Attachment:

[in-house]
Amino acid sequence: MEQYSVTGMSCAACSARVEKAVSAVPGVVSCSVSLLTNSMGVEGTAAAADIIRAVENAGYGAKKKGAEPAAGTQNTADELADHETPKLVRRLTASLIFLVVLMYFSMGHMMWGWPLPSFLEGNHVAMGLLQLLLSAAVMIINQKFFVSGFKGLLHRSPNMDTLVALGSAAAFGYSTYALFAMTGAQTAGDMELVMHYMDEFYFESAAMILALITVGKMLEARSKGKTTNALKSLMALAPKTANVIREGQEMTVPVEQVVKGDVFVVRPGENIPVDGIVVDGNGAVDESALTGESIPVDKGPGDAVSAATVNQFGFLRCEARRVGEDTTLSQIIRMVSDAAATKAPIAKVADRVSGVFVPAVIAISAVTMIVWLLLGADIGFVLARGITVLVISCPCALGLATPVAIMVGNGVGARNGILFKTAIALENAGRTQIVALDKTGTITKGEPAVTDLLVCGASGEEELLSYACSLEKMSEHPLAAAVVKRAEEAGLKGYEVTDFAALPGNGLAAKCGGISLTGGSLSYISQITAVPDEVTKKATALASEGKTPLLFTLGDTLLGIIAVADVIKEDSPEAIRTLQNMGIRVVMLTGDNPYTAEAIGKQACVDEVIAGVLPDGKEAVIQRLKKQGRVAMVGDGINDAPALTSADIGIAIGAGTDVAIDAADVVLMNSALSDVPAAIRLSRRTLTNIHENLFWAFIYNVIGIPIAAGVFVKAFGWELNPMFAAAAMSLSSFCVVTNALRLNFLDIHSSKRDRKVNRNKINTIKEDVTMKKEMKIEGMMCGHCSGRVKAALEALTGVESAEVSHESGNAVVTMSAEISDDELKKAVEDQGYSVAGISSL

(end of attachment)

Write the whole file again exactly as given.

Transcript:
[in-house]
Amino acid sequence: MEQYSVTGMSCAACSARVEKAVSAVPGVVSCSVSLLTNSMGVEGTAAAADIIRAVENAGYGAKKKGAEPAAGTQNTADELADHETPKLVRRLTASLIFLVVLMYFSMGHMMWGWPLPSFLEGNHVAMGLLQLLLSAAVMIINQKFFVSGFKGLLHRSPNMDTLVALGSAAAFGYSTYALFAMTGAQTAGDMELVMHYMDEFYFESAAMILALITVGKMLEARSKGKTTNALKSLMALAPKTANVIREGQEMTVPVEQVVKGDVFVVRPGENIPVDGIVVDGNGAVDESALTGESIPVDKGPGDAVSAATVNQFGFLRCEARRVGEDTTLSQIIRMVSDAAATKAPIAKVADRVSGVFVPAVIAISAVTMIVWLLLGADIGFVLARGITVLVISCPCALGLATPVAIMVGNGVGARNGILFKTAIALENAGRTQIVALDKTGTITKGEPAVTDLLVCGASGEEELLSYACSLEKMSEHPLAAAVVKRAEEAGLKGYEVTDFAALPGNGLAAKCGGISLTGGSLSYISQITAVPDEVTKKATALASEGKTPLLFTLGDTLLGIIAVADVIKEDSPEAIRTLQNMGIRVVMLTGDNPYTAEAIGKQACVDEVIAGVLPDGKEAVIQRLKKQGRVAMVGDGINDAPALTSADIGIAIGAGTDVAIDAADVVLMNSALSDVPAAIRLSRRTLTNIHENLFWAFIYNVIGIPIAAGVFVKAFGWELNPMFAAAAMSLSSFCVVTNALRLNFLDIHSSKRDRKVNRNKINTIKEDVTMKKEMKIEGMMCGHCSGRVKAALEALTGVESAEVSHESGNAVVTMSAEISDDELKKAVEDQGYSVAGISSL